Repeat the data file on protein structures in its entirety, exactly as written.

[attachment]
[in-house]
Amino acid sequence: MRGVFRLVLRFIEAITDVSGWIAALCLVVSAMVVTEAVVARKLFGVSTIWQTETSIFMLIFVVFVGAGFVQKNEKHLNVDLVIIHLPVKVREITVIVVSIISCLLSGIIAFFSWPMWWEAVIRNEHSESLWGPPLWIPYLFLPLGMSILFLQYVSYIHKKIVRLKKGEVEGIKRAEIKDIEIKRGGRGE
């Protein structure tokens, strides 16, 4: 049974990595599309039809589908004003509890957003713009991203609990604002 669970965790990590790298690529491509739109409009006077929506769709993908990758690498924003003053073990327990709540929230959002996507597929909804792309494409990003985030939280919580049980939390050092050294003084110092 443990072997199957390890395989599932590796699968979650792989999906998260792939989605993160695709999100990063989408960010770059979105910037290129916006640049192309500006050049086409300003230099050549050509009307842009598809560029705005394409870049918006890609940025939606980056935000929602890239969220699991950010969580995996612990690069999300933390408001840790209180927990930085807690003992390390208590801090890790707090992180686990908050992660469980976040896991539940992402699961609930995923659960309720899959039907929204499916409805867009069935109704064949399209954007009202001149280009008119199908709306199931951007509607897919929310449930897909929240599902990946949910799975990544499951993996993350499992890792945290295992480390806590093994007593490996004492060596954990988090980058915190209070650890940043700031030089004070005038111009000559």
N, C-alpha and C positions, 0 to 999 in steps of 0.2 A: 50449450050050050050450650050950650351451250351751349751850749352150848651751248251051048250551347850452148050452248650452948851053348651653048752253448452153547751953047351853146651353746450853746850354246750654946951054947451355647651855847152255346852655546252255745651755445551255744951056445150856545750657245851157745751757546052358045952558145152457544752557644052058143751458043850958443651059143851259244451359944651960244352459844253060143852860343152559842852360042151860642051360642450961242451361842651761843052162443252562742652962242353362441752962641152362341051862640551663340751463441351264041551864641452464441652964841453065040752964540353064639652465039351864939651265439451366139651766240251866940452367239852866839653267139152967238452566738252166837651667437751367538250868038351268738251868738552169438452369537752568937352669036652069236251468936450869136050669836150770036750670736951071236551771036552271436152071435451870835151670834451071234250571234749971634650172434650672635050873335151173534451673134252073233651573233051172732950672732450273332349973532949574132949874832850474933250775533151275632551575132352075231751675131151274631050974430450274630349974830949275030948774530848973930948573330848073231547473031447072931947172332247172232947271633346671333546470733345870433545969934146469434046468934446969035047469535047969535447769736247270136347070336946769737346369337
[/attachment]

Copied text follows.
[in-house]
Amino acid sequence: MRGVFRLVLRFIEAITDVSGWIAALCLVVSAMVVTEAVVARKLFGVSTIWQTETSIFMLIFVVFVGAGFVQKNEKHLNVDLVIIHLPVKVREITVIVVSIISCLLSGIIAFFSWPMWWEAVIRNEHSESLWGPPLWIPYLFLPLGMSILFLQYVSYIHKKIVRLKKGEVEGIKRAEIKDIEIKRGGRGE
């Protein structure tokens, strides 16, 4: 049974990595599309039809589908004003509890957003713009991203609990604002 669970965790990590790298690529491509739109409009006077929506769709993908990758690498924003003053073990327990709540929230959002996507597929909804792309494409990003985030939280919580049980939390050092050294003084110092 443990072997199957390890395989599932590796699968979650792989999906998260792939989605993160695709999100990063989408960010770059979105910037290129916006640049192309500006050049086409300003230099050549050509009307842009598809560029705005394409870049918006890609940025939606980056935000929602890239969220699991950010969580995996612990690069999300933390408001840790209180927990930085807690003992390390208590801090890790707090992180686990908050992660469980976040896991539940992402699961609930995923659960309720899959039907929204499916409805867009069935109704064949399209954007009202001149280009008119199908709306199931951007509607897919929310449930897909929240599902990946949910799975990544499951993996993350499992890792945290295992480390806590093994007593490996004492060596954990988090980058915190209070650890940043700031030089004070005038111009000559």
N, C-alpha and C positions, 0 to 999 in steps of 0.2 A: 50449450050050050050450650050950650351451250351751349751850749352150848651751248251051048250551347850452148050452248650452948851053348651653048752253448452153547751953047351853146651353746450853746850354246750654946951054947451355647651855847152255346852655546252255745651755445551255744951056445150856545750657245851157745751757546052358045952558145152457544752557644052058143751458043850958443651059143851259244451359944651960244352459844253060143852860343152559842852360042151860642051360642450961242451361842651761843052162443252562742652962242353362441752962641152362341051862640551663340751463441351264041551864641452464441652964841453065040752964540353064639652465039351864939651265439451366139651766240251866940452367239852866839653267139152967238452566738252166837651667437751367538250868038351268738251868738552169438452369537752568937352669036652069236251468936450869136050669836150770036750670736951071236551771036552271436152071435451870835151670834451071234250571234749971634650172434650672635050873335151173534451673134252073233651573233051172732950672732450273332349973532949574132949874832850474933250775533151275632551575132352075231751675131151274631050974430450274630349974830949275030948774530848973930948573330848073231547473031447072931947172332247172232947271633346671333546470733345870433545969934146469434046468934446969035047469535047969535447769736247270136347070336946769737346369337